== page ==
For Test and Protect and contact tracing purposes, a ‘household contact’ is defined as:
- those who are living in the same household as a case (e.g. those that live and sleep in the same home, or in shared accommodation such as university accommodation that share a kitchen or bathroom ·
- those who do not live with the case but have contact within the household setting: Those that have spent a significant time in the home (cumulatively equivalent to an overnight stay and without physical distancing e.g. 8 hours or more) with a case
- sexual contacts who do not usually live with the case
- cleaners (without protective equipment) of household settings during the infectious period, even if the case was not present at the time.
Institutions and providers must ensure that contact details for staff and students are up-to-date, and that staff and students are aware of their responsibility to alert the institution or provider to any changes throughout the year.
Institutions should keep records of staff and students who have attended on-site classes and activities. Records should also be kept of visitors and contractors. Particular attention should be made to the guidance on lawful data collection and management.
Student accommodation providers should maintain a record of visitors, to support the Test and Protect approach in the event of an outbreak. Students should support providers in keeping such a record and providers should give consideration to their duties under existing data protection legislation in keeping a record.
Campus and provider hospitality settings, such as cafes and bars, should comply with the published guidance for the hospitality sector.
Institutions and providers should suspect an outbreak if there is either:
- two or more linked cases (confirmed or suspected) of COVID-19 in a setting within 14 days - where cross transmission has been identified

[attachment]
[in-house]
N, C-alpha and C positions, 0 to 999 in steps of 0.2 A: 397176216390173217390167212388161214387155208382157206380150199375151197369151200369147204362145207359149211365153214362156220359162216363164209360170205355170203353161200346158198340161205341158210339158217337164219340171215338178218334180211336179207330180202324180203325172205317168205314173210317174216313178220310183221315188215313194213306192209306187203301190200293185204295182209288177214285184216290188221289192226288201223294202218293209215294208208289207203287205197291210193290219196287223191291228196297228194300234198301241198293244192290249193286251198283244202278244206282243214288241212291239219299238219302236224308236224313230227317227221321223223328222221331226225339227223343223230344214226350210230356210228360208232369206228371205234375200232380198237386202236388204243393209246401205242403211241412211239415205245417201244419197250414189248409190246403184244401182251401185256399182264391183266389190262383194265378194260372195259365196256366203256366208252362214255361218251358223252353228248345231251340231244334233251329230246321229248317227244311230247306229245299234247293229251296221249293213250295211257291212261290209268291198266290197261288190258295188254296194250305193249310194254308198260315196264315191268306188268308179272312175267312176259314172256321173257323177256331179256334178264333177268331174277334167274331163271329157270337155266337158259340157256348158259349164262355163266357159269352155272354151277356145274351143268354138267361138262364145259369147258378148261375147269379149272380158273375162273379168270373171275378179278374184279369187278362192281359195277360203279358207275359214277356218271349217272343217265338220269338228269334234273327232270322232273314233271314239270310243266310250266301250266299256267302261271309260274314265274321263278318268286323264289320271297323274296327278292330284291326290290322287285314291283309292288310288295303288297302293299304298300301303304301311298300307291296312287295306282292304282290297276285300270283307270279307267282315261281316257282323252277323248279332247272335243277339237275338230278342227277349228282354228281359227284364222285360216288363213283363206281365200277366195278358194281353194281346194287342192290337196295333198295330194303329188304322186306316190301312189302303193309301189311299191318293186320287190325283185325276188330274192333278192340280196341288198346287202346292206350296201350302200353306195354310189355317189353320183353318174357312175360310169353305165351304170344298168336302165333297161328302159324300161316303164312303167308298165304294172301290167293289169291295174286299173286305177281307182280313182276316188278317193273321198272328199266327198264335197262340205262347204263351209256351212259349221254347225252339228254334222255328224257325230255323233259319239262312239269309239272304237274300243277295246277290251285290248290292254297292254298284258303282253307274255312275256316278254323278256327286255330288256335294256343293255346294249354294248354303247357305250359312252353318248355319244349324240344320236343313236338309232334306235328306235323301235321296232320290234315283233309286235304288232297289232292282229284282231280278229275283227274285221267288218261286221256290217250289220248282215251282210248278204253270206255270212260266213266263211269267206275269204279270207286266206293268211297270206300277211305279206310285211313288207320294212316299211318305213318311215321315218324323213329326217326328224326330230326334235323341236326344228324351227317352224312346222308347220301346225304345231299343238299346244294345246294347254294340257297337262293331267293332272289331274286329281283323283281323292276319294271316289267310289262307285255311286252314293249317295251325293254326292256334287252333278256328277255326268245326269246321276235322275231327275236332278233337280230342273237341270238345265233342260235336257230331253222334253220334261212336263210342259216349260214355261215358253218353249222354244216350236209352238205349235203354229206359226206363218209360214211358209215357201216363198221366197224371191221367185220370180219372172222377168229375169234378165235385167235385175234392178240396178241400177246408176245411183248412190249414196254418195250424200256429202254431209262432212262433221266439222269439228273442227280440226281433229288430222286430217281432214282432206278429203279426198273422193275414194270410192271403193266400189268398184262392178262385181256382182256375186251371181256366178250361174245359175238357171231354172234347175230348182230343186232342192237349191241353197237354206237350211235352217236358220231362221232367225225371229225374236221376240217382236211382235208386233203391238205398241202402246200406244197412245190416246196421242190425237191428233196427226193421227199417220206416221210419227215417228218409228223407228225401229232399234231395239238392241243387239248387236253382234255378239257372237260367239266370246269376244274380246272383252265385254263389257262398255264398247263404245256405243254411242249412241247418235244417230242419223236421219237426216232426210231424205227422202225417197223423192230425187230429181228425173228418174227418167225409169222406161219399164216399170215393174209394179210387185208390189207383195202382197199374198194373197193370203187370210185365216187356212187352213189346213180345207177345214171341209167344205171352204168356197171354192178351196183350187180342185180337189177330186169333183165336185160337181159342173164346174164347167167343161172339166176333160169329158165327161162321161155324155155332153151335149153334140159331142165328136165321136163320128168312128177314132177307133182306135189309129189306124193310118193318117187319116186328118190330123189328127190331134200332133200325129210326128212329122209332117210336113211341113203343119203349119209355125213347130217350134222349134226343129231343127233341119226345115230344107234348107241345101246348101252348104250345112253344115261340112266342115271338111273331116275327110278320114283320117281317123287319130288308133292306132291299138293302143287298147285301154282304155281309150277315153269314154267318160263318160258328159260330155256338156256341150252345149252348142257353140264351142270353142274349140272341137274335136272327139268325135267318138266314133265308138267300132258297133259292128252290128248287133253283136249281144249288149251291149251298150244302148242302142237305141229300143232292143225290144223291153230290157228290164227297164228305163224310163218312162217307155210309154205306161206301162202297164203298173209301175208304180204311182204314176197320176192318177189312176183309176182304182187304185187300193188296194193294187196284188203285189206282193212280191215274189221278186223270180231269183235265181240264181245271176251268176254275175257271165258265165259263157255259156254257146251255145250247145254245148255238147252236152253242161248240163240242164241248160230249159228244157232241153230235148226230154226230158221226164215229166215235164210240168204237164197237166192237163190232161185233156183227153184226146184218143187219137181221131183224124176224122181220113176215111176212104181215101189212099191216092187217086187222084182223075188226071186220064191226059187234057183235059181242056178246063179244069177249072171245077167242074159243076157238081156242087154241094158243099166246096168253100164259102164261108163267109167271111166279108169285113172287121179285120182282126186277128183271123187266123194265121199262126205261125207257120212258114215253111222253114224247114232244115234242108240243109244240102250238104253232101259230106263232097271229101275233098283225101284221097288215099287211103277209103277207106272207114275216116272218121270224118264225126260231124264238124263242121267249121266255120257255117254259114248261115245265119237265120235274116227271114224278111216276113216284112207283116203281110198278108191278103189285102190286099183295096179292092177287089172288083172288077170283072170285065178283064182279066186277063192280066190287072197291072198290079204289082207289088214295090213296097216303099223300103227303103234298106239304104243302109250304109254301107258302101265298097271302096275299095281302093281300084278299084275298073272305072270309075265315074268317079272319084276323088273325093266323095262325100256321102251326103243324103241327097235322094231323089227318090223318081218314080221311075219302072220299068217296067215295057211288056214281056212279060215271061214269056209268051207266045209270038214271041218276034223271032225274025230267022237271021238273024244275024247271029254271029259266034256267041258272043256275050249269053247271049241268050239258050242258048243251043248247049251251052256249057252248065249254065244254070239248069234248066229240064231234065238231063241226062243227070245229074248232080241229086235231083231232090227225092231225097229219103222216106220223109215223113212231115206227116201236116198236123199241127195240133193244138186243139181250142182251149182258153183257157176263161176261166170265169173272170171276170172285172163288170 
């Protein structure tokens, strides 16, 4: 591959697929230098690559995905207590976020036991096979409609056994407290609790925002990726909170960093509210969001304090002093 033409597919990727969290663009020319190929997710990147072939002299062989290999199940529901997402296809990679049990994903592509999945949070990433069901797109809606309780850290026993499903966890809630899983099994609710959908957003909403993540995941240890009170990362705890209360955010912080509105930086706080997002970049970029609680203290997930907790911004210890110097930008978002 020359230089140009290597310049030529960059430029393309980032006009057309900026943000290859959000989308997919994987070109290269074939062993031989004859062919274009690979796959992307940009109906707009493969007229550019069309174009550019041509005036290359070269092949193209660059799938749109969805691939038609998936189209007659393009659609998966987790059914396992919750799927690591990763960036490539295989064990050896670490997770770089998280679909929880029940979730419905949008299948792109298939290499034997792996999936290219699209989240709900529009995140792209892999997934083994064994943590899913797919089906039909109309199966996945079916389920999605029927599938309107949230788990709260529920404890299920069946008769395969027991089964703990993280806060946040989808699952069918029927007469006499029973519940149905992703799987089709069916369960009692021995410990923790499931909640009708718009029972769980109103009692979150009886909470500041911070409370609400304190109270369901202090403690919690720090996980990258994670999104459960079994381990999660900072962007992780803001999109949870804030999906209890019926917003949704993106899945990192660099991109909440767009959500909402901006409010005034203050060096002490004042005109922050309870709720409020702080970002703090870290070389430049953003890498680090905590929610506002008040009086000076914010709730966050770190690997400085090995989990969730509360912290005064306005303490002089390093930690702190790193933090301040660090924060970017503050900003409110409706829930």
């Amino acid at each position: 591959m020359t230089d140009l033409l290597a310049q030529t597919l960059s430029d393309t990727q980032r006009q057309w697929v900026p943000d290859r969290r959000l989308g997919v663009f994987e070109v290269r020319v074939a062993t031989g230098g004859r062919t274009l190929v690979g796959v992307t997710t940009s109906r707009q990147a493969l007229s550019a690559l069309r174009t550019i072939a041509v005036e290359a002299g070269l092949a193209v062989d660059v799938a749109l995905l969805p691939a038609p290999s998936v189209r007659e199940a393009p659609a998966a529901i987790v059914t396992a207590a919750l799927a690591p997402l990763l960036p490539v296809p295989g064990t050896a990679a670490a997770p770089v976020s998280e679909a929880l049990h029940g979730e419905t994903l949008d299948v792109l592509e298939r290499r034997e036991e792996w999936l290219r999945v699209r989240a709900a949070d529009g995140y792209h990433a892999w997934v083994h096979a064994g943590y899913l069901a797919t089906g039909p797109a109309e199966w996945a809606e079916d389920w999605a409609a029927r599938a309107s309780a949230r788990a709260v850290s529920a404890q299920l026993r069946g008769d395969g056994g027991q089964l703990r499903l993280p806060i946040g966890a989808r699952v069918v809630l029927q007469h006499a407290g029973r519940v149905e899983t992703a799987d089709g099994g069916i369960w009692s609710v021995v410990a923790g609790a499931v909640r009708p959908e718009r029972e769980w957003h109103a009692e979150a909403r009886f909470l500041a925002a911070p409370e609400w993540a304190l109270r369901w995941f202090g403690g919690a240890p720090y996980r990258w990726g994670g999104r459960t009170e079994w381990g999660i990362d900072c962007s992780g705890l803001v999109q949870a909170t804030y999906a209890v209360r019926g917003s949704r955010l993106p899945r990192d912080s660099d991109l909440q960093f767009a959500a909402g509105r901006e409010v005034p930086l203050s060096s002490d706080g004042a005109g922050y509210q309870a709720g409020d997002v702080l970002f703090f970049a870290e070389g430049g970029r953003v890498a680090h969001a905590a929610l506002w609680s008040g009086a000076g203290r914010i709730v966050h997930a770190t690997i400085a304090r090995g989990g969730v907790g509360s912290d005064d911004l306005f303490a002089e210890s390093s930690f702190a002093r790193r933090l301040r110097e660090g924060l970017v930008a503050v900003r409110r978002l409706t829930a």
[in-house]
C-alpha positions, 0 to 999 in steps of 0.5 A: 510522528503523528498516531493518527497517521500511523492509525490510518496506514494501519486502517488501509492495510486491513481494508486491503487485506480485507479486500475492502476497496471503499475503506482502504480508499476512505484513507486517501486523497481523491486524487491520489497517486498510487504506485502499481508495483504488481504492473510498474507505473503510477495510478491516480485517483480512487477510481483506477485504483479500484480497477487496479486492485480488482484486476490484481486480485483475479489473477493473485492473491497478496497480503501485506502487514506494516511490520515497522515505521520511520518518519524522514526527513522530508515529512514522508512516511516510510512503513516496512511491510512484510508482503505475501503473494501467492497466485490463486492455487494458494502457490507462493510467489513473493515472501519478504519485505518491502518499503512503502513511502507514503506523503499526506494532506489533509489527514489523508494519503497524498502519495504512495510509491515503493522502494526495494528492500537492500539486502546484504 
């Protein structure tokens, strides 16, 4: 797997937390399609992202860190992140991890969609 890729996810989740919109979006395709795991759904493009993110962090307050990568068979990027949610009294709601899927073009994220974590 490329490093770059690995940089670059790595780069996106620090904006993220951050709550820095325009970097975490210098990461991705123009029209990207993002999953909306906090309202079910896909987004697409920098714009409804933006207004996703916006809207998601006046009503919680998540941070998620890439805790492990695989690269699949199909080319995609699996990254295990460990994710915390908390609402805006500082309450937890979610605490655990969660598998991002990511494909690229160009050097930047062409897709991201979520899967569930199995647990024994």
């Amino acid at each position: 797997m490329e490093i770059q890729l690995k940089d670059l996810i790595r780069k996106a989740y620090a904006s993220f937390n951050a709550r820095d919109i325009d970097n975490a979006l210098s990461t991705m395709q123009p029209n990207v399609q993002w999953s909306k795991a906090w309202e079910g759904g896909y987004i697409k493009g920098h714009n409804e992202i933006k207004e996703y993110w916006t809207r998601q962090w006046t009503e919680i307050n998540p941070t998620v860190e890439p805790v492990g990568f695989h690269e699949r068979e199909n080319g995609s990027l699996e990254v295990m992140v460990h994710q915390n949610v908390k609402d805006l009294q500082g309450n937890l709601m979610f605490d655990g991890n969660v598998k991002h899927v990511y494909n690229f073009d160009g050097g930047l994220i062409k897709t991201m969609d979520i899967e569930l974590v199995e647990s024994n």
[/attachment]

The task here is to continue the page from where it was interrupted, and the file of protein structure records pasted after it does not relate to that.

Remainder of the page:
- an increase in staff and student absence rates, in a setting, due to suspected or confirmed cases of COVID-19
If an organisation suspects a COVID-19 outbreak, they should immediately inform their local NHS board Health Protection Team (HPT). The college, university or provider may be then contacted by them, as they may get information from NHS Test & Protect or other sources.
In the event of an outbreak:
- continue to follow the general guidance above to reduce risk
- institutions and providers should not make unilateral decisions about managing situations where they suspect an outbreak is occurring but should seek urgent advice from their local Health Protection Team about issues relating to testing of suspected cases and contacts and taking steps such as closing parts of facilitates .
- the local Health Protection Team will undertake a risk assessment and conduct a rapid investigation. They will advise on the most appropriate action to take
- staff and students who are identified by the test and protect service as having had close contact with case(s) will be contacted and asked to self-isolate at home/ place of term time residence. depending on the risk assessment by the local Health protection team In some cases, a larger number of other staff and students may be asked to self-isolate as a precautionary measure. Where settings are observing guidance on infection prevention and control, which will reduce risk of transmission, the local health protection team will take this into account in determining whether closure of parts of or a whole setting will be necessary
- depending on the risk assessment outcome, the Health Protection Team may establish a problem assessment group (PAG) (e.g. if there is a single confirmed case to determine what action is required) or an Incident Management Team (IMT) (e.g. if there is more than one case or an outbreak is suspected) to help manage the situation
- the Incident Management Team will lead the Public Health response and investigations, and work with the organisation to put appropriate interventions in place
- the organisation will then put these appropriate interventions in place
To control an outbreak the Health Protection Team and Incident Management Team will work with the institution or provider to put appropriate interventions in place. Other measures may include:
- cleaning in the setting: for cleaning and waste management, refer to guidance on cleaning in non-healthcare settings
- consider who should be prioritised for testing among students and staff in line with advice from the Health Protection Team, ensure that staff (and other relevant people) are aware of what has happened and the actions being taken
- closure: may be done following advice from the Health Protection Team and Incident Management Team or the institution or provider may make their own decision on closure ahead of this advice as a precaution or for business continuity reasons.
The Health Protection Team or Incident Management Team will declare when the outbreak is over.